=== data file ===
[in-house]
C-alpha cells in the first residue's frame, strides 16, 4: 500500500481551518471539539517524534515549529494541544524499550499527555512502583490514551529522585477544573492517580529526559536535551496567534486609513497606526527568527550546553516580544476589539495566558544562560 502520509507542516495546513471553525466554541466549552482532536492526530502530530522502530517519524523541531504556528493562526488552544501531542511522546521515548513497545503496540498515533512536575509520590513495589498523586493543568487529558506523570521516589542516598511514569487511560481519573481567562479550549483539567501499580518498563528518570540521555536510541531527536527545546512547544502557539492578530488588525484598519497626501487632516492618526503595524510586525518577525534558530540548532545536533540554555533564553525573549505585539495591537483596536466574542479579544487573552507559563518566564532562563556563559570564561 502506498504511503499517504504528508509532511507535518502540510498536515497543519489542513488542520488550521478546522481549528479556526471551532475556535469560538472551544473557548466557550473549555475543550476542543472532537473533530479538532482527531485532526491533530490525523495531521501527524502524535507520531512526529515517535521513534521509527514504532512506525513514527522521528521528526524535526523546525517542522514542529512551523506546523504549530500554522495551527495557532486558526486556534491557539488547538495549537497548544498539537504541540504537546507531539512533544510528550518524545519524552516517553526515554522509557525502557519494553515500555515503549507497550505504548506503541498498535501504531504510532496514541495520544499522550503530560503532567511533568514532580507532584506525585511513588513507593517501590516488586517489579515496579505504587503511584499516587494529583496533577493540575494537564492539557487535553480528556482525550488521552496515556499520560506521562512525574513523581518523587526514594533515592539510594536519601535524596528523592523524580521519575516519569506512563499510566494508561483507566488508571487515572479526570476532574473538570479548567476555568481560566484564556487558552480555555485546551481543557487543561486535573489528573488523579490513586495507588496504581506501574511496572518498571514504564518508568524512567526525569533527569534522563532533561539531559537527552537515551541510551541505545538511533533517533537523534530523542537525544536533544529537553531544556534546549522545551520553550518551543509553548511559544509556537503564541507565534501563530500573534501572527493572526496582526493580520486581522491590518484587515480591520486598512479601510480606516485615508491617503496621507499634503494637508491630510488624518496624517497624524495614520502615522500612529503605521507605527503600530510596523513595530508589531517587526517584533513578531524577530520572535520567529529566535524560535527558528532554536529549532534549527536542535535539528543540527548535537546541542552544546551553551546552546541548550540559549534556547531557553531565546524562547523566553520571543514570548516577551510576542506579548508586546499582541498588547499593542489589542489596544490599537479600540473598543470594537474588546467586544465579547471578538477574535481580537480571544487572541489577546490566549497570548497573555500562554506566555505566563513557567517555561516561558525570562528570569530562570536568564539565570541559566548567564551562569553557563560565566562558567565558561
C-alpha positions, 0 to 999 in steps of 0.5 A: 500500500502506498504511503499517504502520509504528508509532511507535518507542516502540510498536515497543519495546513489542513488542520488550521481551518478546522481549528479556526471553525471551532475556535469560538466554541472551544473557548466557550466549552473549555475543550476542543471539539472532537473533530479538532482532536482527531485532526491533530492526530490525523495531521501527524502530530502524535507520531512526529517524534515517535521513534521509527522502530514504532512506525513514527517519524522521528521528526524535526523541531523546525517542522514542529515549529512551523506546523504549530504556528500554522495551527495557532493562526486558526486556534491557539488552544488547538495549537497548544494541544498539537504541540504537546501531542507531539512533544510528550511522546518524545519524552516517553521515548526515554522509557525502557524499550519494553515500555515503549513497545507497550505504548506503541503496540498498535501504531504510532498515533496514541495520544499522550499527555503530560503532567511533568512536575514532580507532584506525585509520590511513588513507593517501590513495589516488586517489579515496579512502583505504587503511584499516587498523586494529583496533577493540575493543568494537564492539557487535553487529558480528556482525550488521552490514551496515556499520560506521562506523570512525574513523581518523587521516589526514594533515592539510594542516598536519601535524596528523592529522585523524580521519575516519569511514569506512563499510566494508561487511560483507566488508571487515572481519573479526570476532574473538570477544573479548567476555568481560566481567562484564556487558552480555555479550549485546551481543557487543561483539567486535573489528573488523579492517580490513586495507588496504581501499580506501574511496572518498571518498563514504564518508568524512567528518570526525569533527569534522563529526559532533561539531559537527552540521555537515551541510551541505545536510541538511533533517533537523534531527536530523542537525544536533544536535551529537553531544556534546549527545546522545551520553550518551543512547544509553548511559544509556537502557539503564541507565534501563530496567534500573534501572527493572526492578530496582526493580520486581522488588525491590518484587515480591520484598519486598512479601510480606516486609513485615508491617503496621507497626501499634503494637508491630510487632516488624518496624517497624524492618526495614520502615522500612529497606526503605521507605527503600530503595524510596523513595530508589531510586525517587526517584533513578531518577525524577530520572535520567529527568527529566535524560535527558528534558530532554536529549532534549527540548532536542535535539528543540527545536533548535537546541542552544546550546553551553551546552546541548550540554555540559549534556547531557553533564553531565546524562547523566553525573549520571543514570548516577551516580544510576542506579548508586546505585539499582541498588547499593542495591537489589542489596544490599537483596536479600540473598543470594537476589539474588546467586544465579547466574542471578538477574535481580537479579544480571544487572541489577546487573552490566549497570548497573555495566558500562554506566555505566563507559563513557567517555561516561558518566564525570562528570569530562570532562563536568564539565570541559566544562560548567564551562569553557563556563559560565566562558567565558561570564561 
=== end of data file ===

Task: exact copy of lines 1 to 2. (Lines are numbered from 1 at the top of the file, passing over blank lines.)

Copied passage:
[in-house]
C-alpha cells in the first residue's frame, strides 16, 4: 500500500481551518471539539517524534515549529494541544524499550499527555512502583490514551529522585477544573492517580529526559536535551496567534486609513497606526527568527550546553516580544476589539495566558544562560 502520509507542516495546513471553525466554541466549552482532536492526530502530530522502530517519524523541531504556528493562526488552544501531542511522546521515548513497545503496540498515533512536575509520590513495589498523586493543568487529558506523570521516589542516598511514569487511560481519573481567562479550549483539567501499580518498563528518570540521555536510541531527536527545546512547544502557539492578530488588525484598519497626501487632516492618526503595524510586525518577525534558530540548532545536533540554555533564553525573549505585539495591537483596536466574542479579544487573552507559563518566564532562563556563559570564561 502506498504511503499517504504528508509532511507535518502540510498536515497543519489542513488542520488550521478546522481549528479556526471551532475556535469560538472551544473557548466557550473549555475543550476542543472532537473533530479538532482527531485532526491533530490525523495531521501527524502524535507520531512526529515517535521513534521509527514504532512506525513514527522521528521528526524535526523546525517542522514542529512551523506546523504549530500554522495551527495557532486558526486556534491557539488547538495549537497548544498539537504541540504537546507531539512533544510528550518524545519524552516517553526515554522509557525502557519494553515500555515503549507497550505504548506503541498498535501504531504510532496514541495520544499522550503530560503532567511533568514532580507532584506525585511513588513507593517501590516488586517489579515496579505504587503511584499516587494529583496533577493540575494537564492539557487535553480528556482525550488521552496515556499520560506521562512525574513523581518523587526514594533515592539510594536519601535524596528523592523524580521519575516519569506512563499510566494508561483507566488508571487515572479526570476532574473538570479548567476555568481560566484564556487558552480555555485546551481543557487543561486535573489528573488523579490513586495507588496504581506501574511496572518498571514504564518508568524512567526525569533527569534522563532533561539531559537527552537515551541510551541505545538511533533517533537523534530523542537525544536533544529537553531544556534546549522545551520553550518551543509553548511559544509556537503564541507565534501563530500573534501572527493572526496582526493580520486581522491590518484587515480591520486598512479601510480606516485615508491617503496621507499634503494637508491630510488624518496624517497624524495614520502615522500612529503605521507605527503600530510596523513595530508589531517587526517584533513578531524577530520572535520567529529566535524560535527558528532554536529549532534549527536542535535539528543540527548535537546541542552544546551553551546552546541548550540559549534556547531557553531565546524562547523566553520571543514570548516577551510576542506579548508586546499582541498588547499593542489589542489596544490599537479600540473598543470594537474588546467586544465579547471578538477574535481580537480571544487572541489577546490566549497570548497573555500562554506566555505566563513557567517555561516561558525570562528570569530562570536568564539565570541559566548567564551562569553557563560565566562558567565558561